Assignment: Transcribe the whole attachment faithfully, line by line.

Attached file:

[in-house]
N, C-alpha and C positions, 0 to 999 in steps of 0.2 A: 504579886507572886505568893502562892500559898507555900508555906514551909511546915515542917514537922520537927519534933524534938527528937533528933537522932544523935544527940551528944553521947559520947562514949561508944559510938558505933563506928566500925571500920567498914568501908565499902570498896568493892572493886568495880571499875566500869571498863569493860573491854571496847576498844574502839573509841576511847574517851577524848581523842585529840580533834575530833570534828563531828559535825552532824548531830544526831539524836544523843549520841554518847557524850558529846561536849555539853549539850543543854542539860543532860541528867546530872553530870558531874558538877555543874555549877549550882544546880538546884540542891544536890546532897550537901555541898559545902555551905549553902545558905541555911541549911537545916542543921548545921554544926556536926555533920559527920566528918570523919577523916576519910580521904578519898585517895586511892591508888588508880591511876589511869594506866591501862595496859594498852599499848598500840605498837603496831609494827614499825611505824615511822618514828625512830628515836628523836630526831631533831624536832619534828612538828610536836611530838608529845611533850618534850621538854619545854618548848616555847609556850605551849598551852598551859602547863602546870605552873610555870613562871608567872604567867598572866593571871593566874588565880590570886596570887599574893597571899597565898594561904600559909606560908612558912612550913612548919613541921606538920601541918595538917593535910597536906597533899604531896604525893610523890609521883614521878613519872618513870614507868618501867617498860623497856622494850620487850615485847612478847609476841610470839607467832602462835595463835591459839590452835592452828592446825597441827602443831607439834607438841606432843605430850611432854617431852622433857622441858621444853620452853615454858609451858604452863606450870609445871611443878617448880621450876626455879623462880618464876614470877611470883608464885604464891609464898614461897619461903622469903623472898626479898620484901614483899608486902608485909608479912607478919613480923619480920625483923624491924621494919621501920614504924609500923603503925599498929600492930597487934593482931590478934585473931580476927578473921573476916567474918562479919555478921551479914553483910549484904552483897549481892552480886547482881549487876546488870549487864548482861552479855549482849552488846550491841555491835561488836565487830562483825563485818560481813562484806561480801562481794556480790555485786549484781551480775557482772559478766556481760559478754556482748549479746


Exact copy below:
[in-house]
N, C-alpha and C positions, 0 to 999 in steps of 0.2 A: 504579886507572886505568893502562892500559898507555900508555906514551909511546915515542917514537922520537927519534933524534938527528937533528933537522932544523935544527940551528944553521947559520947562514949561508944559510938558505933563506928566500925571500920567498914568501908565499902570498896568493892572493886568495880571499875566500869571498863569493860573491854571496847576498844574502839573509841576511847574517851577524848581523842585529840580533834575530833570534828563531828559535825552532824548531830544526831539524836544523843549520841554518847557524850558529846561536849555539853549539850543543854542539860543532860541528867546530872553530870558531874558538877555543874555549877549550882544546880538546884540542891544536890546532897550537901555541898559545902555551905549553902545558905541555911541549911537545916542543921548545921554544926556536926555533920559527920566528918570523919577523916576519910580521904578519898585517895586511892591508888588508880591511876589511869594506866591501862595496859594498852599499848598500840605498837603496831609494827614499825611505824615511822618514828625512830628515836628523836630526831631533831624536832619534828612538828610536836611530838608529845611533850618534850621538854619545854618548848616555847609556850605551849598551852598551859602547863602546870605552873610555870613562871608567872604567867598572866593571871593566874588565880590570886596570887599574893597571899597565898594561904600559909606560908612558912612550913612548919613541921606538920601541918595538917593535910597536906597533899604531896604525893610523890609521883614521878613519872618513870614507868618501867617498860623497856622494850620487850615485847612478847609476841610470839607467832602462835595463835591459839590452835592452828592446825597441827602443831607439834607438841606432843605430850611432854617431852622433857622441858621444853620452853615454858609451858604452863606450870609445871611443878617448880621450876626455879623462880618464876614470877611470883608464885604464891609464898614461897619461903622469903623472898626479898620484901614483899608486902608485909608479912607478919613480923619480920625483923624491924621494919621501920614504924609500923603503925599498929600492930597487934593482931590478934585473931580476927578473921573476916567474918562479919555478921551479914553483910549484904552483897549481892552480886547482881549487876546488870549487864548482861552479855549482849552488846550491841555491835561488836565487830562483825563485818560481813562484806561480801562481794556480790555485786549484781551480775557482772559478766556481760559478754556482748549479746